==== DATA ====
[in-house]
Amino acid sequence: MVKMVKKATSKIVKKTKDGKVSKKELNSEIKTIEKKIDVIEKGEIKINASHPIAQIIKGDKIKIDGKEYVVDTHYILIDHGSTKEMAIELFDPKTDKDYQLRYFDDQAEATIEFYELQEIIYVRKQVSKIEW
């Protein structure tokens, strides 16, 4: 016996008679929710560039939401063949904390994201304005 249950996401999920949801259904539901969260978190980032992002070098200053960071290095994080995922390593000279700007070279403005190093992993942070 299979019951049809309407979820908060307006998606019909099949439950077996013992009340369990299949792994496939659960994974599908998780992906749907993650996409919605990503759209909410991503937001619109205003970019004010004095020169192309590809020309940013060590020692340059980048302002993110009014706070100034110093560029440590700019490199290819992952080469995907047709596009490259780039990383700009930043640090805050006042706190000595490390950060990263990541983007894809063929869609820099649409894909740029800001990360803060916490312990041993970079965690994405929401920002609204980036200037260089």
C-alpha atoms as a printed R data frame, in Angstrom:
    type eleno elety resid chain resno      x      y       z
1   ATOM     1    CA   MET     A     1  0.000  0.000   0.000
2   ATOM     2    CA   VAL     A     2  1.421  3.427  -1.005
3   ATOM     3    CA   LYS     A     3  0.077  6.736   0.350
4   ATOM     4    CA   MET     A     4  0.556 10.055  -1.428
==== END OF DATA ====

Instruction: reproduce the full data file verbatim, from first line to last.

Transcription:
[in-house]
Amino acid sequence: MVKMVKKATSKIVKKTKDGKVSKKELNSEIKTIEKKIDVIEKGEIKINASHPIAQIIKGDKIKIDGKEYVVDTHYILIDHGSTKEMAIELFDPKTDKDYQLRYFDDQAEATIEFYELQEIIYVRKQVSKIEW
């Protein structure tokens, strides 16, 4: 016996008679929710560039939401063949904390994201304005 249950996401999920949801259904539901969260978190980032992002070098200053960071290095994080995922390593000279700007070279403005190093992993942070 299979019951049809309407979820908060307006998606019909099949439950077996013992009340369990299949792994496939659960994974599908998780992906749907993650996409919605990503759209909410991503937001619109205003970019004010004095020169192309590809020309940013060590020692340059980048302002993110009014706070100034110093560029440590700019490199290819992952080469995907047709596009490259780039990383700009930043640090805050006042706190000595490390950060990263990541983007894809063929869609820099649409894909740029800001990360803060916490312990041993970079965690994405929401920002609204980036200037260089």
C-alpha atoms as a printed R data frame, in Angstrom:
    type eleno elety resid chain resno      x      y       z
1   ATOM     1    CA   MET     A     1  0.000  0.000   0.000
2   ATOM     2    CA   VAL     A     2  1.421  3.427  -1.005
3   ATOM     3    CA   LYS     A     3  0.077  6.736   0.350
4   ATOM     4    CA   MET     A     4  0.556 10.055  -1.428